It feels wonderful because I was a reader, a fan, and came to conventions when I was fifteen, sixteen and looked at these demigods and grew up to be a demigod myself. I can only feel that I did it the right way. That's a good feeling. You don't want to know that you have wasted your life or you bungled your ambition. I haven't. I remember at a convention about twenty-five years ago I was standing in the lobby of the hotel talking to Isaac Asimov and Arthur Clarke, both of whom I had known for many years and I regard as friends. But the teenage boy within me could not help thinking, "You're talking to Asimov and Clarke." Then I heard somebody about twenty feet away say, "Look. There's Asimov, Clarke and Silverberg." It put everything in perspective when you see it from the outside like that.

To them, standing over there, that was a group of big-name writers. To me, time traveled back to 1953. I'm a kid who mysteriously finds himself talking to these titans of the field. A lot of double vision involved.
I've done a lot of writing that isn't science fiction. I wrote a number of books about geography and geology and scientific subjects. I wrote a few western stories. I wrote some detective stories, even though I wasn't very good at that. Mostly what I thought when I did this is this is what I do when I'm not writing science fiction. A lot of hardened science fiction writers have felt that way that it's not really sensible or justifiable but I remember James Blish, a writer who I revered who has been dead a long time now, Jim was a great science fiction writer but to pay the rent he wrote for sports pubs and westerns, which was funny because I don't know Jim knew which end of the baseball bat to swing and as for westerns, he was a New Yorker through and through. But still that's what he did and he always regarded the other stuff as something you did when you didn’t have a science fiction idea but your main business was writing science fiction. On some level, I think that too.

JW: Is there anything you would have done other than write science fiction?

RS: Well, when I was in high school when people would ask me what are you going to do when you grow up, I couldn't say, “I want to be a science fiction writer” because that's like saying, “I'm a lunatic.” You didn’t say that back there in the 1940s. So I said, “I think I'm good at writing,” and they translated that into journalism. It was assumed that I'd become a journalist. And indeed, I was the editor of my high school paper and I was a fairly important figure on the college paper but I knew what I was going to do. Then midway through my college years I began doing it, and I've been doing it ever since. So I guess this was what I was meant to do and I'm glad that I did it pretty well. How sad to have spent the last sixty years writing bad science fiction.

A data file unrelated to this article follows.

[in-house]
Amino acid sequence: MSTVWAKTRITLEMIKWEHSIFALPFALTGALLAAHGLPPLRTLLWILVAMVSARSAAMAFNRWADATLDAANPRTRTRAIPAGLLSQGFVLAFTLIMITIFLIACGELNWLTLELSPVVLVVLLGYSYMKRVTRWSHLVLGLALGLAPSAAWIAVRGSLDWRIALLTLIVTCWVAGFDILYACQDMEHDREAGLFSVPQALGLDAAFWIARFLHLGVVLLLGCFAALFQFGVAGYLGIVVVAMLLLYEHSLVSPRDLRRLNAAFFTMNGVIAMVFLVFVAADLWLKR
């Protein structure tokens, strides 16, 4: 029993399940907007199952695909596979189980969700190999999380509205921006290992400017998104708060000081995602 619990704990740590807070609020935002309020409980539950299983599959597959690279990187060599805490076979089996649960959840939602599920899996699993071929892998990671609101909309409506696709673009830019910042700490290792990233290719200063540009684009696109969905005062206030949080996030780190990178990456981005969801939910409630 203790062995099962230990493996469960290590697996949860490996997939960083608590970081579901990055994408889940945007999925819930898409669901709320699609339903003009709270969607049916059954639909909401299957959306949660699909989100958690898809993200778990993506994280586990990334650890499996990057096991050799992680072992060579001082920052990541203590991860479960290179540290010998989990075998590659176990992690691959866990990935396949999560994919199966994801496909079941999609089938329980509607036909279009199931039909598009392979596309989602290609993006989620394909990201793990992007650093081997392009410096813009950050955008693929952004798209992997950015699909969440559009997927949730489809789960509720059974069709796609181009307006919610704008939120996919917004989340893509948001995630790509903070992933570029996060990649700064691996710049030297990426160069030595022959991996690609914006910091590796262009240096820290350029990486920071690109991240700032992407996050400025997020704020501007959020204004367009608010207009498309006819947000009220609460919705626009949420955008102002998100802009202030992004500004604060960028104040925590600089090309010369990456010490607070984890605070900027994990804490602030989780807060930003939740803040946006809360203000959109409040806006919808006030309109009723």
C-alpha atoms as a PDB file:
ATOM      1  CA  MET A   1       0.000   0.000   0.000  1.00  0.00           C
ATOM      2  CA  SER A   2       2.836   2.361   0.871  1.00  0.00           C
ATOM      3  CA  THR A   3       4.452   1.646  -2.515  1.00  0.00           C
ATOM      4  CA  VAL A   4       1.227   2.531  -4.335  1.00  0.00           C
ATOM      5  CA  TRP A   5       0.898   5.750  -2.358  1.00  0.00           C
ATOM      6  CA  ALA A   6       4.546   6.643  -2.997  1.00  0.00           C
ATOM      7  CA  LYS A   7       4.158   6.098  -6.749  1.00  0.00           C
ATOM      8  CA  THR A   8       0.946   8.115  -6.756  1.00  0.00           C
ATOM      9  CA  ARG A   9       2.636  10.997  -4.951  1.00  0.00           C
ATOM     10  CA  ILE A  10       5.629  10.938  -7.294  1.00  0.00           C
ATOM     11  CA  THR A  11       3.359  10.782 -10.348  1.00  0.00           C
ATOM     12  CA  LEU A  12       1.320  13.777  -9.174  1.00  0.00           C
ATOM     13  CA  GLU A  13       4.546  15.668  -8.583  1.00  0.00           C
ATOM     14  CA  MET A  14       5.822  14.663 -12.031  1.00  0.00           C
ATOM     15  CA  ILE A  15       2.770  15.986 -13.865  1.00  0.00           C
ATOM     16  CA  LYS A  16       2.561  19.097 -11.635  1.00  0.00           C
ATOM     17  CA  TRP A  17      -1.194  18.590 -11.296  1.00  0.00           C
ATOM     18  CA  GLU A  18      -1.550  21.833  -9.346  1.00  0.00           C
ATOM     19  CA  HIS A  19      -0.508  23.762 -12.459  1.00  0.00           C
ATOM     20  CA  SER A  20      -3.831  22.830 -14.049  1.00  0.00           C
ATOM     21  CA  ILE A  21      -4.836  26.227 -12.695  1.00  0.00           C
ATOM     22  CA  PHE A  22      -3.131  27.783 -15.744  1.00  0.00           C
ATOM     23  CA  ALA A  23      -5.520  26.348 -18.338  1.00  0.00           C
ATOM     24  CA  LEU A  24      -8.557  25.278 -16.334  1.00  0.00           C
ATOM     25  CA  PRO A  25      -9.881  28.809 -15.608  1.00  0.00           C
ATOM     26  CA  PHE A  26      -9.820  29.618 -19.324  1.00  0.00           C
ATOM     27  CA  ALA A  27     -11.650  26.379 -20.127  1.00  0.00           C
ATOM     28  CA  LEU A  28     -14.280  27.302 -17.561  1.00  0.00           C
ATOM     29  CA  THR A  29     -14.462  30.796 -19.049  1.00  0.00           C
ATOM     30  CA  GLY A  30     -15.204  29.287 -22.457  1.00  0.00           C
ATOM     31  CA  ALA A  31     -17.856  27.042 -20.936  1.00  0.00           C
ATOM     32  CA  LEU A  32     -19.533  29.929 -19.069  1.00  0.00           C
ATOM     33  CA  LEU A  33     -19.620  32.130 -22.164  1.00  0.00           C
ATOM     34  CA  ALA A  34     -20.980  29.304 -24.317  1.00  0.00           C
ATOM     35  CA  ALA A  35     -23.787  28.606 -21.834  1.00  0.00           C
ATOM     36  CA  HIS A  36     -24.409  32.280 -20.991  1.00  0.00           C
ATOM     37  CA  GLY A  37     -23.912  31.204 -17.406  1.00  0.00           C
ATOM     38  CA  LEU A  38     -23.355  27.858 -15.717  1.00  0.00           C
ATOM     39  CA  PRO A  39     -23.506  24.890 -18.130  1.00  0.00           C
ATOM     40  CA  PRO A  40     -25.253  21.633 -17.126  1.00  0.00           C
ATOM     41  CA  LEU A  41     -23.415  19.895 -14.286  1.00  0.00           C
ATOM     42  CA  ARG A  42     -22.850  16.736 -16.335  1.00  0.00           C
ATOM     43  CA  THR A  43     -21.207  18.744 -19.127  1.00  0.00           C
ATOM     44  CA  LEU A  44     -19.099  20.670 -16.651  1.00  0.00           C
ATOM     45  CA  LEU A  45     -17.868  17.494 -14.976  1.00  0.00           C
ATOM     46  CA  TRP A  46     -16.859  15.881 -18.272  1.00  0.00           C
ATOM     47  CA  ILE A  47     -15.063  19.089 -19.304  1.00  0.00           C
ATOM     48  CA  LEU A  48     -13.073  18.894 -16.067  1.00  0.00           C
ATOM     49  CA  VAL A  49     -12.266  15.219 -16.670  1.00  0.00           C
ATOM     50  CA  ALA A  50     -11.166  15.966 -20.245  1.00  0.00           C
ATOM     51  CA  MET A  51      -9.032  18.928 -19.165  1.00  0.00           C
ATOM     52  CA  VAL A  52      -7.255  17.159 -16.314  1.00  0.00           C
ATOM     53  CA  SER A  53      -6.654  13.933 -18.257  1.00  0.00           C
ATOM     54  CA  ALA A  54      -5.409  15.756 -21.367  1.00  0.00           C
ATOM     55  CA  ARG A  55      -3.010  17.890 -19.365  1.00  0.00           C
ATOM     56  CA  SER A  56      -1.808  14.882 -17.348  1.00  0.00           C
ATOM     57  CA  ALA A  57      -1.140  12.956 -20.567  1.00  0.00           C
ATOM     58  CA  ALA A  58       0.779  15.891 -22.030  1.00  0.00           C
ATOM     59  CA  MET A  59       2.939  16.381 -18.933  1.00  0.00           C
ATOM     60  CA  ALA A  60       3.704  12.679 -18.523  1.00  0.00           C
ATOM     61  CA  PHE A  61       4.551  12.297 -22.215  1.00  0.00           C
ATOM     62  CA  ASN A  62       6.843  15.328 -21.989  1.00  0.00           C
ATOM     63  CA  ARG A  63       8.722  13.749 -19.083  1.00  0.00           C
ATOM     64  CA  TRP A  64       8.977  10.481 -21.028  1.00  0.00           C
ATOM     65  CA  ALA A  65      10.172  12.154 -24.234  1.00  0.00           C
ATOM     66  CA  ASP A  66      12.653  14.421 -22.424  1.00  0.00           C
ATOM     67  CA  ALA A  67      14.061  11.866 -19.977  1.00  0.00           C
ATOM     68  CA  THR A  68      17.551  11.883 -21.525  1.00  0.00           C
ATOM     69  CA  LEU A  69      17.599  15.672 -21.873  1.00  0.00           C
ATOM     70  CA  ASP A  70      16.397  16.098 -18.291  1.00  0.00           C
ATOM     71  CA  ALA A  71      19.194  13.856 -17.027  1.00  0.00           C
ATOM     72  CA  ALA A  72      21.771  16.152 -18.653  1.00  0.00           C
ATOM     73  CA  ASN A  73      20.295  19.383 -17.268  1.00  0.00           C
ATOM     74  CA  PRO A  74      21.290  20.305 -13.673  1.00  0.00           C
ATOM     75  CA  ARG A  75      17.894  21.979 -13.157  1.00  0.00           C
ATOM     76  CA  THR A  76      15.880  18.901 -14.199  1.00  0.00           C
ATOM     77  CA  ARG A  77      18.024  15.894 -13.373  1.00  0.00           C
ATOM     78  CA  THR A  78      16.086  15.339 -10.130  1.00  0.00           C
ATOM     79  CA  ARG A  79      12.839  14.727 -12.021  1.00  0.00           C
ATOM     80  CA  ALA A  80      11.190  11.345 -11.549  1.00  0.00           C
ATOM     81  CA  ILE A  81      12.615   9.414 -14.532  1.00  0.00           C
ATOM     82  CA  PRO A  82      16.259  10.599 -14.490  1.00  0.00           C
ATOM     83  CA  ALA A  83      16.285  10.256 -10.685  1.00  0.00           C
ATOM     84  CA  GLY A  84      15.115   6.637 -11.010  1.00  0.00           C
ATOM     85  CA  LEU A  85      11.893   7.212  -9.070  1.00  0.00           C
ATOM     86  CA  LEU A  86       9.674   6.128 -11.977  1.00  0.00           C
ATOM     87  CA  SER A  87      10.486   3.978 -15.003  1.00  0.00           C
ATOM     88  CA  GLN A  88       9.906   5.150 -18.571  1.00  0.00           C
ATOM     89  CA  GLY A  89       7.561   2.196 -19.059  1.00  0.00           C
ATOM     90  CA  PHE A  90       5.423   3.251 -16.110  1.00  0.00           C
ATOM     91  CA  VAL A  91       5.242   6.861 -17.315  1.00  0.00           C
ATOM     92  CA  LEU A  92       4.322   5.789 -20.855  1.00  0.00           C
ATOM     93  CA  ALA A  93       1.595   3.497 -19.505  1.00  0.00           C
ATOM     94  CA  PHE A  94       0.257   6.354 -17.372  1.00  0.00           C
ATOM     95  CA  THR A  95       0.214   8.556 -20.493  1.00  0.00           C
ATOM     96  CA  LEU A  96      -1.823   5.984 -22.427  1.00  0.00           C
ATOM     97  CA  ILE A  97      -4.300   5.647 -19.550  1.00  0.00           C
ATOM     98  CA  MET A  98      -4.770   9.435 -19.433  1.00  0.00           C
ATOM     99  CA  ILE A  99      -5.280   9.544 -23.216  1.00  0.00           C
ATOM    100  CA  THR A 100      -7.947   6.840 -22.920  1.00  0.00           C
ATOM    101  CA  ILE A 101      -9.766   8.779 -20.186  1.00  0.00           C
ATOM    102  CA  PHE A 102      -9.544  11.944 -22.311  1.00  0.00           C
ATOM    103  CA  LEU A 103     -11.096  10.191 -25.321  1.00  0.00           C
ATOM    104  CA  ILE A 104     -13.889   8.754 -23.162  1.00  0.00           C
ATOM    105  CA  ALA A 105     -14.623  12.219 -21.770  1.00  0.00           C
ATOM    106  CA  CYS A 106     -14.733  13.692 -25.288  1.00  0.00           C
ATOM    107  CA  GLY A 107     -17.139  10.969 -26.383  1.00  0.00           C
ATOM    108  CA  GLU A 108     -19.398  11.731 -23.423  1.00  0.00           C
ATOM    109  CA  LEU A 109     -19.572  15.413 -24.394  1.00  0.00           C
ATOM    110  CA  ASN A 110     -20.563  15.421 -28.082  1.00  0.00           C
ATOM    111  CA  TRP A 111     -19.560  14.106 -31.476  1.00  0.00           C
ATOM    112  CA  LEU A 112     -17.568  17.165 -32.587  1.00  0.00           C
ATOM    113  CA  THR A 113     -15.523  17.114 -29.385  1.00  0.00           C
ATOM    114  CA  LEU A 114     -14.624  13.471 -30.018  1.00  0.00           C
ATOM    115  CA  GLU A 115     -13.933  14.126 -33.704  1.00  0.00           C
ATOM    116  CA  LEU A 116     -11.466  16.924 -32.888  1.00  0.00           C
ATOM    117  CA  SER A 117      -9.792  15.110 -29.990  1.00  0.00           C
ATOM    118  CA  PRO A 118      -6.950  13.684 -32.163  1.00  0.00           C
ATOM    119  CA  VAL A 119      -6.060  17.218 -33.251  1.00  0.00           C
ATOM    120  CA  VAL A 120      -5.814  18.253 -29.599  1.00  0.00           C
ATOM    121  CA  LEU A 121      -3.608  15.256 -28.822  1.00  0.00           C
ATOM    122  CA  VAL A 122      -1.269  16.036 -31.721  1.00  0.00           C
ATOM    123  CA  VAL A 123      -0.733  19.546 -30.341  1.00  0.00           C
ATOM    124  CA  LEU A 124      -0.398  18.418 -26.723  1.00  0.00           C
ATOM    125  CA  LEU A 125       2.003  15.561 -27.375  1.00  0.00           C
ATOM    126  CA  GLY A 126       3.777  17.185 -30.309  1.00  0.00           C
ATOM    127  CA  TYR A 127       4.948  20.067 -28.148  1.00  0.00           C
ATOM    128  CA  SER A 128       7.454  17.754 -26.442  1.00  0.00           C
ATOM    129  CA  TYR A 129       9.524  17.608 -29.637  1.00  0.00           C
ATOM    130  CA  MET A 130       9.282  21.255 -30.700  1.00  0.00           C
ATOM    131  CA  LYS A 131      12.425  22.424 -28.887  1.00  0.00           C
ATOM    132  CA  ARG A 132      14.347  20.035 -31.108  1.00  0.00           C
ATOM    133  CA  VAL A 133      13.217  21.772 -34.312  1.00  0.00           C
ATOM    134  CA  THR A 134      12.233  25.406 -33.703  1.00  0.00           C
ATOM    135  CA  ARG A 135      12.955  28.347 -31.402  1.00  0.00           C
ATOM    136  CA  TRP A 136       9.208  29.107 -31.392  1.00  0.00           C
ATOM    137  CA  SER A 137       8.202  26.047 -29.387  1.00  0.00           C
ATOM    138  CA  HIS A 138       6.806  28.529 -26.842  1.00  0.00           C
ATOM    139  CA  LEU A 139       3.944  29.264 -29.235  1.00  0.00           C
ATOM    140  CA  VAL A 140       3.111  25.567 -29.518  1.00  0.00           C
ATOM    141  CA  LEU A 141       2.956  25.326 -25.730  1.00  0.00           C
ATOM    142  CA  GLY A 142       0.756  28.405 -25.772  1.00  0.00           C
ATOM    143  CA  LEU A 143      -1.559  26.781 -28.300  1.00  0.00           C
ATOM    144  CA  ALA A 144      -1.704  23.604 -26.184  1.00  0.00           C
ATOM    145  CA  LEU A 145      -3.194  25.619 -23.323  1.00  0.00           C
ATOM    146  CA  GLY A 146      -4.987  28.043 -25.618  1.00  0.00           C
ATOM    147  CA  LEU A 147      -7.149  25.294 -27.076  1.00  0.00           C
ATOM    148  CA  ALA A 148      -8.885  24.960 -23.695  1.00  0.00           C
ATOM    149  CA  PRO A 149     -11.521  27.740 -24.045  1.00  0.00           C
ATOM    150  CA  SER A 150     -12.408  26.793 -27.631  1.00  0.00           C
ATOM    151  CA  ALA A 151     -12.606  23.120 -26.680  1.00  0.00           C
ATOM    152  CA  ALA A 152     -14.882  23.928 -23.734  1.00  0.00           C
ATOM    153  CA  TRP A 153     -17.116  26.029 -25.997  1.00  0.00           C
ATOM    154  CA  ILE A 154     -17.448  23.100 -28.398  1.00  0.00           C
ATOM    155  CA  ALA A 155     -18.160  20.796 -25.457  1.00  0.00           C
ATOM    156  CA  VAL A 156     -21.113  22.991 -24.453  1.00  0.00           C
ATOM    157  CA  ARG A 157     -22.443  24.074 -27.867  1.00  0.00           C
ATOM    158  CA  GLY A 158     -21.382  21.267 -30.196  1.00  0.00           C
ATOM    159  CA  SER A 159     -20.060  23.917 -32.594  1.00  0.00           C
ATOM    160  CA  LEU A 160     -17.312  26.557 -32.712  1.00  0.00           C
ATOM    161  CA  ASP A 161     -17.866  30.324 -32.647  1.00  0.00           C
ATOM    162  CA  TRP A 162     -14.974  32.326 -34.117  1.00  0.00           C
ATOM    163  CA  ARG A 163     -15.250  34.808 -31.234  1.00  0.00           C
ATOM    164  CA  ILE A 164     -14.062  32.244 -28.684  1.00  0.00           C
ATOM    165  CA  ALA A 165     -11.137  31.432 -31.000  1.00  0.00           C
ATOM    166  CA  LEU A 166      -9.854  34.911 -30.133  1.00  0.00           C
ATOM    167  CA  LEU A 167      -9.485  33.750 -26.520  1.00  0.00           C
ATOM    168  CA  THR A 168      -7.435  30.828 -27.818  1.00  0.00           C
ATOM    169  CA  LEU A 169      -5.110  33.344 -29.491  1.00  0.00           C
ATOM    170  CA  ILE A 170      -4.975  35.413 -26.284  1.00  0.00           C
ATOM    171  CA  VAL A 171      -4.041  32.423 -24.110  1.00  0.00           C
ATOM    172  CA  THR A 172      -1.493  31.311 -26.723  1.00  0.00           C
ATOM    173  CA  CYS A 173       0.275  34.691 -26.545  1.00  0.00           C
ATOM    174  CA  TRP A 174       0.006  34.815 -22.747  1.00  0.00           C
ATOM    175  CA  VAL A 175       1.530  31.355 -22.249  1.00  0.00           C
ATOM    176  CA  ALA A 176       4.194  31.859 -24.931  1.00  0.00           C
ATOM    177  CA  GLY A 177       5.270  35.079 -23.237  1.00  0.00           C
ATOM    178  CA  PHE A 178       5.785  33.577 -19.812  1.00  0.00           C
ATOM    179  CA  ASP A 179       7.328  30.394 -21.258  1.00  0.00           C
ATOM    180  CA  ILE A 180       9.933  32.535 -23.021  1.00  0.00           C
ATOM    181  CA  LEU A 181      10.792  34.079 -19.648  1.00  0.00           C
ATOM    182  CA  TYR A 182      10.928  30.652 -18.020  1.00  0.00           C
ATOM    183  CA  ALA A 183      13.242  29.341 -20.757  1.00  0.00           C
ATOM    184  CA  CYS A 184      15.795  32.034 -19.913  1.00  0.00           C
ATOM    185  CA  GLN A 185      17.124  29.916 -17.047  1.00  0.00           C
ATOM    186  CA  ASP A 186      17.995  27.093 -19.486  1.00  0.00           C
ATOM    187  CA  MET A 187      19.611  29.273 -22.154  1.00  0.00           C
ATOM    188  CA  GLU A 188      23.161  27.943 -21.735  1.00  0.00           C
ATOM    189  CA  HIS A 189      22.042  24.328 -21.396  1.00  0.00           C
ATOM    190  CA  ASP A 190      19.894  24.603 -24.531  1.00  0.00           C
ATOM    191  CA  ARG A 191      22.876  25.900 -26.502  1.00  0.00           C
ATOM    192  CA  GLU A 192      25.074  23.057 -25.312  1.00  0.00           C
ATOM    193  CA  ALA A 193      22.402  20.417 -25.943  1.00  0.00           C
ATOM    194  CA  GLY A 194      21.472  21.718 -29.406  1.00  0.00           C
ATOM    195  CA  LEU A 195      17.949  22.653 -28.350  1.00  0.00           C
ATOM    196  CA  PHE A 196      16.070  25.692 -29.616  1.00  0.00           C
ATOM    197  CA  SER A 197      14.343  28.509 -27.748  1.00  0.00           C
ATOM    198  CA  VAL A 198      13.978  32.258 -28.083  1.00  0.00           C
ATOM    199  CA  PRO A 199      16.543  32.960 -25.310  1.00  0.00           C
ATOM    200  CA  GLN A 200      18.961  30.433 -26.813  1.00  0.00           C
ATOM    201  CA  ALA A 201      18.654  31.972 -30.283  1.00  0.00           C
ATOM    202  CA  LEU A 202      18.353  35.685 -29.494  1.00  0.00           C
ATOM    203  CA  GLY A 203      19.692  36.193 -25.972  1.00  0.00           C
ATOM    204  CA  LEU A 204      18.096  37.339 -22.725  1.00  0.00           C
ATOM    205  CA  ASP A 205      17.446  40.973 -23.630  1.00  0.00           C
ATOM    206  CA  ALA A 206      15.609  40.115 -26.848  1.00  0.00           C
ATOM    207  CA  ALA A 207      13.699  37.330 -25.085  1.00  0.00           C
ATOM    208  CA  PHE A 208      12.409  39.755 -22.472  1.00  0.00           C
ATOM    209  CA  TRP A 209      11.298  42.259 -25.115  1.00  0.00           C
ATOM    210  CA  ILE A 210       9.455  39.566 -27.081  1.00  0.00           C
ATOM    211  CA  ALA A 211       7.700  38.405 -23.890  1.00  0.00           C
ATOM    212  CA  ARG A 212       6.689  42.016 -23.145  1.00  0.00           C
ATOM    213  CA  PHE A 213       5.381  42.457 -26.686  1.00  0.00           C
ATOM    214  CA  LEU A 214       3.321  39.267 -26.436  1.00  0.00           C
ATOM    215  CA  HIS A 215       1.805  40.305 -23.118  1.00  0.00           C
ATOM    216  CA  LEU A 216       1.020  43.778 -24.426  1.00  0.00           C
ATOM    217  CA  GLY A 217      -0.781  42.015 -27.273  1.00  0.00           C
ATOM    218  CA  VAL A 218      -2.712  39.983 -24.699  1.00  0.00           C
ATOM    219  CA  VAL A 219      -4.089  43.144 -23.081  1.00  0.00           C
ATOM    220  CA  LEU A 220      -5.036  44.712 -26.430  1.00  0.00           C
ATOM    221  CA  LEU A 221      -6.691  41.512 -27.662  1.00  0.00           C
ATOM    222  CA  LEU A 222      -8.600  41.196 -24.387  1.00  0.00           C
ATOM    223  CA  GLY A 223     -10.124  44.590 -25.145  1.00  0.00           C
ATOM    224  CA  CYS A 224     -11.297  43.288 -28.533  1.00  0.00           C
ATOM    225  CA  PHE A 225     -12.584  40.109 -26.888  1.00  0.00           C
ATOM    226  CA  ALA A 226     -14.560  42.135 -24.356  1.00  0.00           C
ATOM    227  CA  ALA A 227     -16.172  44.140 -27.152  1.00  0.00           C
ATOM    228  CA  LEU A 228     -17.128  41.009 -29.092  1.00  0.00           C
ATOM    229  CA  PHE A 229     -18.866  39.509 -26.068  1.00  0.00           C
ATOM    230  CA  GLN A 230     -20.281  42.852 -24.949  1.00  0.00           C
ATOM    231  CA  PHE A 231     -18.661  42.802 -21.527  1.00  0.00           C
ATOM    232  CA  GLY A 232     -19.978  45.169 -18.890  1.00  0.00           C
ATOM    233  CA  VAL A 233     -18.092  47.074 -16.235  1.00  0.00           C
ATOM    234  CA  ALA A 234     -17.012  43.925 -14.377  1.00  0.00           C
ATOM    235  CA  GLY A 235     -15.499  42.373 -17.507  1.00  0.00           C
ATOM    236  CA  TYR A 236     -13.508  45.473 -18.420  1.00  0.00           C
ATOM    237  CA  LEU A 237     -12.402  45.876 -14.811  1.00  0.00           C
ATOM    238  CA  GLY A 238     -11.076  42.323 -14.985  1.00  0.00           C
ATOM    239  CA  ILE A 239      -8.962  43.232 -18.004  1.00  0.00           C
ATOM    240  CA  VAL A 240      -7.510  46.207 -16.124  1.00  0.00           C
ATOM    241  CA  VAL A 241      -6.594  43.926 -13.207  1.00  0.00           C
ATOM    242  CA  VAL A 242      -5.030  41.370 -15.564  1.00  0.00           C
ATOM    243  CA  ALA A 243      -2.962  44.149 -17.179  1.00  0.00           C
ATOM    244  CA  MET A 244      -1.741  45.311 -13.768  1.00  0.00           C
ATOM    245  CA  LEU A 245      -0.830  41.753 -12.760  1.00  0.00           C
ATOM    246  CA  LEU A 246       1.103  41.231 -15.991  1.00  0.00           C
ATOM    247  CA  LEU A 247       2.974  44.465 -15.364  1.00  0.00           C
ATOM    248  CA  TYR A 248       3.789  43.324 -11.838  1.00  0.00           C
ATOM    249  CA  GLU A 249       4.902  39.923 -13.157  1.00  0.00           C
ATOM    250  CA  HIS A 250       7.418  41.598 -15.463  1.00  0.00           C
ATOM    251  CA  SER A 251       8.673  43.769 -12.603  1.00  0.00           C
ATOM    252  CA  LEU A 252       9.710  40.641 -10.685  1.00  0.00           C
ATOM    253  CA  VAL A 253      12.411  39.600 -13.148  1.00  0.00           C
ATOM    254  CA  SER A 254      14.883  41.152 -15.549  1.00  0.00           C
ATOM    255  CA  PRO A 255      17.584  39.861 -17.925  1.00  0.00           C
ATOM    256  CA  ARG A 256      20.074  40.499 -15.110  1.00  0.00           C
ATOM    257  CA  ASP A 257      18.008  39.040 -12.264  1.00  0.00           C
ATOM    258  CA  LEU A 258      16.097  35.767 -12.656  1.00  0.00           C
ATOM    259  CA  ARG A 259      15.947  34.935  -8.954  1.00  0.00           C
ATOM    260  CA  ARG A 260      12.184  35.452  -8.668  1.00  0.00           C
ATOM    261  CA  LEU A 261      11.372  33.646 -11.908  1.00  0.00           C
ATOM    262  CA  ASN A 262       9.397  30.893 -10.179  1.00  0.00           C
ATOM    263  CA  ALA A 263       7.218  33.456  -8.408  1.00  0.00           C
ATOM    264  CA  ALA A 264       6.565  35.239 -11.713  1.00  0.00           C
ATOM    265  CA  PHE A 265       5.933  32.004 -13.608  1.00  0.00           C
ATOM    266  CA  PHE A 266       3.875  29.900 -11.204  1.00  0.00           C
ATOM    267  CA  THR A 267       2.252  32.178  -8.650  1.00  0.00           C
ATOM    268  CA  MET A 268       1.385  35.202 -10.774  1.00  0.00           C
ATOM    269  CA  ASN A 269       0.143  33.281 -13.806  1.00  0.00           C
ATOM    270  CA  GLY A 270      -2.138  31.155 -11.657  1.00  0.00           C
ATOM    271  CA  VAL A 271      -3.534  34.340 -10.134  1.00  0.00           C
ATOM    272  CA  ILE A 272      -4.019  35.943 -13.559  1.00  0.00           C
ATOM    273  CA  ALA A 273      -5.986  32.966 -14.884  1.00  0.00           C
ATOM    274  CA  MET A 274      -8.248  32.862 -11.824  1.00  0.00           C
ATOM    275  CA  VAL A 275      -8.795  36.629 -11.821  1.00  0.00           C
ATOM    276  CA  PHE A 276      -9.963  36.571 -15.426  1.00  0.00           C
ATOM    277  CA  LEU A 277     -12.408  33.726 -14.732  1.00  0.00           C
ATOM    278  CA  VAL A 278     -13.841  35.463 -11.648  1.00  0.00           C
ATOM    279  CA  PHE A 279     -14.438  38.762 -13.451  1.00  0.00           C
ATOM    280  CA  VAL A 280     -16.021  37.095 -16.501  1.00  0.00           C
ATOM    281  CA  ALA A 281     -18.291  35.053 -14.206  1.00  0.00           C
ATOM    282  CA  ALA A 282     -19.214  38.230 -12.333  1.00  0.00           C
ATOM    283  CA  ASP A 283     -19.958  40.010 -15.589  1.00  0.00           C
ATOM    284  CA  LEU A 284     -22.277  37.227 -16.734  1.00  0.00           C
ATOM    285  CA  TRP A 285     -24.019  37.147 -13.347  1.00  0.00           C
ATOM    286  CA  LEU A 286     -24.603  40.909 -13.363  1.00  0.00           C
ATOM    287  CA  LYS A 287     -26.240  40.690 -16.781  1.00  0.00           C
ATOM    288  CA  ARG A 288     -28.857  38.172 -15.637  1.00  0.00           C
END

JW: Is there anything you haven’t written that you want to write about?

RS: Not at this point. I've written everything and I don’t feel any hunger to tell some story that's untold. Not after all this time. My bibliography is the size of the phone book. I don’t mean the Podunk phone book; I mean the Manhattan phone book. So I'm really done so far as conquering new worlds goes. I'm very far from young. I don't have the energy I once did and I don't have anything left to prove. What I am happy about is keeping everything I wrote in print and seeing the stories of yesteryear printed in places like Galaxy's Edge or in anthologies, and of course there is the wonderful world of electronic publishing. I confess I don't own a Kindle or any such gizmo myself but I've taken great pains to see to it that the people who do can find my work very easily and I'm all over the electronic world. So I'm still here; I'm just not writing any more or feeling the need to do so.

It says that I'm still alive. I still go to conventions. I still go meet editors. I make deals. I have a real agent, a very good agent, but I make the connections. Roger Zelazny, dear man, has been dead for twenty years and James Blish almost forty years. It's very hard to keep your career going when you're just a ghost. You need a passionate agent or a very capable widow and widows get old too. So that's the easy part of the answer that yes, I'm still here and still doing deals for myself. It also says to me the stuff is probably pretty good. I think it was. I gave my best effort but it’s nice to have the confirmation coming back in the form of new editions, Grand Master awards. There's nobody so sure of himself he doesn't mind validation.

JW: As you look forward, what do you want people to say about you in the future?

RS: I hope they will still be reading me. I hope they will still be reading anything. I don't give much thought to what people will say a hundred years from now. I can barely understand what they are saying right now. The language has changed so much in my lifetime, the mental attitudes, the political attitudes. Occasionally I wander through the Internet to see what people are saying, or it comes to me. I don't go looking for it. Some of the comments, other than the praise, are incomprehensible to me. I assume that a hundred years from now nothing would be comprehensible to me if I was reading it but I won't be reading it.

I've already seen the world morph beyond recognition in my lifetime. I began writing professionally, I guess, in 1954. That's sixty years. I'm living the science fiction world that I wrote about and then some. These little machines that everybody holds in his hands and keeps his nose in, well, there were computers or what we used to call thinking machines back there in the fifties and it took a whole gigantic room the size of this and they had punch cards and things like that. Now everybody has one in his hand and has a million times the computing power of those giant IBM mainframes of the fifties. So I'm living in what for me is a very weird futuristic world.